Cutaneous melanoma incidence rates vary considerably between geographic regions and represent a public health concern for all ethnic populations 1. In a global scale, melanoma of skin is estimated to be the 12th and 15th most commonly diagnosed cancer, with 3.1 and 2.6 age-standardized incidence rates (ASRW) per 100,000 persons-year, in males and females respectively 2. Nevertheless, in some developed countries it is the first or second tumor in young adults 3. High melanoma occurrence is observed in Australia and regions where the Caucasian population is predominant. Intermediate and low incidence rates are seen in Latin America, however the lowest rates are in areas of mainly Asian or African inhabitants 4.
It has been postulated that skin melanoma is a good example of a disease for which an age-specific incidence pattern can be explained by an environmental stress being suddenly and permanently imposed on a whole population 5. Both familial and environmental factors play a role in the etiology of melanoma 4. Sun exposure, dysplastic nevi and fair skin are risk factors extensively discussed in the literature 6,7. More recently, studies have presupposed that DNA repair capacity may modify the risk of melanoma in the presence of other strong risk factors 5,8. A reduced efficiency of the cell-repairing mechanisms is capable of explaining the increasing trends of melanoma incidence that has been noticed since the mid-20th Century 9. Additionally, melanoma can occur in any ethnic group and in people who have not had substantial sun exposure 10.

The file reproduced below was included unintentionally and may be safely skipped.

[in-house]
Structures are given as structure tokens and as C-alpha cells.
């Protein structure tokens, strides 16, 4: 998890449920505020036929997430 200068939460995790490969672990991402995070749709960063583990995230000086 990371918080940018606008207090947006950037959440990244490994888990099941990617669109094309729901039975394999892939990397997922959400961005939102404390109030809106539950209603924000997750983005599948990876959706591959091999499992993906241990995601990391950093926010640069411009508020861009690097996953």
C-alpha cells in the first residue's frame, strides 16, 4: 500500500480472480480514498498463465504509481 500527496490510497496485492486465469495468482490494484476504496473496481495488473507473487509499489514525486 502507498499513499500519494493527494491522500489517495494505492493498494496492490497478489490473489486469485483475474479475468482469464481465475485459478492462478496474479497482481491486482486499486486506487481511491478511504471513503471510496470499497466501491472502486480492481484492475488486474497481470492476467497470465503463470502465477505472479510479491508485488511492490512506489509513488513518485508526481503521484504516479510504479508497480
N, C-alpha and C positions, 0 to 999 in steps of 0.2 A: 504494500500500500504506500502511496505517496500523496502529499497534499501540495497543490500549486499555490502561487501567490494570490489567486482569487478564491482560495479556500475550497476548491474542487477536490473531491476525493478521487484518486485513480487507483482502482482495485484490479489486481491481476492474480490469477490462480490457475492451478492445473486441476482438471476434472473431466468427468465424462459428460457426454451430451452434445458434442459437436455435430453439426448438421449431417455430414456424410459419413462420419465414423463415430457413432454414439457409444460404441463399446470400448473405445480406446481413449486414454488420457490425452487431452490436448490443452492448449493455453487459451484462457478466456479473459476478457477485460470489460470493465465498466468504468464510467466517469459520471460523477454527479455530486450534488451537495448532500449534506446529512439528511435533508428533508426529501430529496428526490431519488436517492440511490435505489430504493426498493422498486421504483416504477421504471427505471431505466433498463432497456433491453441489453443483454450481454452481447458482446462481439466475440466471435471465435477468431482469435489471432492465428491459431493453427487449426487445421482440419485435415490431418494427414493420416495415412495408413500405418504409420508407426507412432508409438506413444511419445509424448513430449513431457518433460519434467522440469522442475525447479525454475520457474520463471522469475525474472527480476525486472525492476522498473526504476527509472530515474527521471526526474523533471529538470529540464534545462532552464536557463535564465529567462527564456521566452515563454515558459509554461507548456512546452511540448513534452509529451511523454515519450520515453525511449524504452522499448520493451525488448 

In Latin America, most epidemiological studies describe cases from a single institution 11,12 and rates on melanoma incidence have rarely been reported 13. Our main goal was to verify the incidence rates for cutaneous melanoma in Latin America by gender and age-group for the period of 1998 to 2002, using the Cancer Incidence in Five Continents volume IX (CI5-IX), a secondary database where patients are not identified 3.
Patients and methods
Incidence data are based on primary malignant tumors diagnosed among the population covered by eleven cancer registries in Latin America and then submitted to the CI5-IX, for the period of 1998 to 2002. All population-based cancer registries submitted the following variables: case registration number, gender, age-group, date of incidence, most valid basis of diagnosis, tumor topography, morphology and behavior. The data was aggregated by 5-year periods. All cases were coded using the International Classification of Diseases for Oncology (ICDO3) 14. Primary invasive melanoma of skin were retrieved from the database with topography codes C43.0-lip, C43.1-eyelid, C43.2-ear, C43.3-unspecified parts of face, C43.4-scalp and neck, C43.5-trunk, C43.6-upper limb, C43.7-lower limb, C43.8-overlapping and C43.9-melanoma - not otherwise specified (NOS). To allow comparison within different regions the direct method of standardization by the world standard populations of Segi was used. The age-standardized incidence rates are calculated first by estimating the age-specific rates and then applying these rates to the reference population of each registry area 15.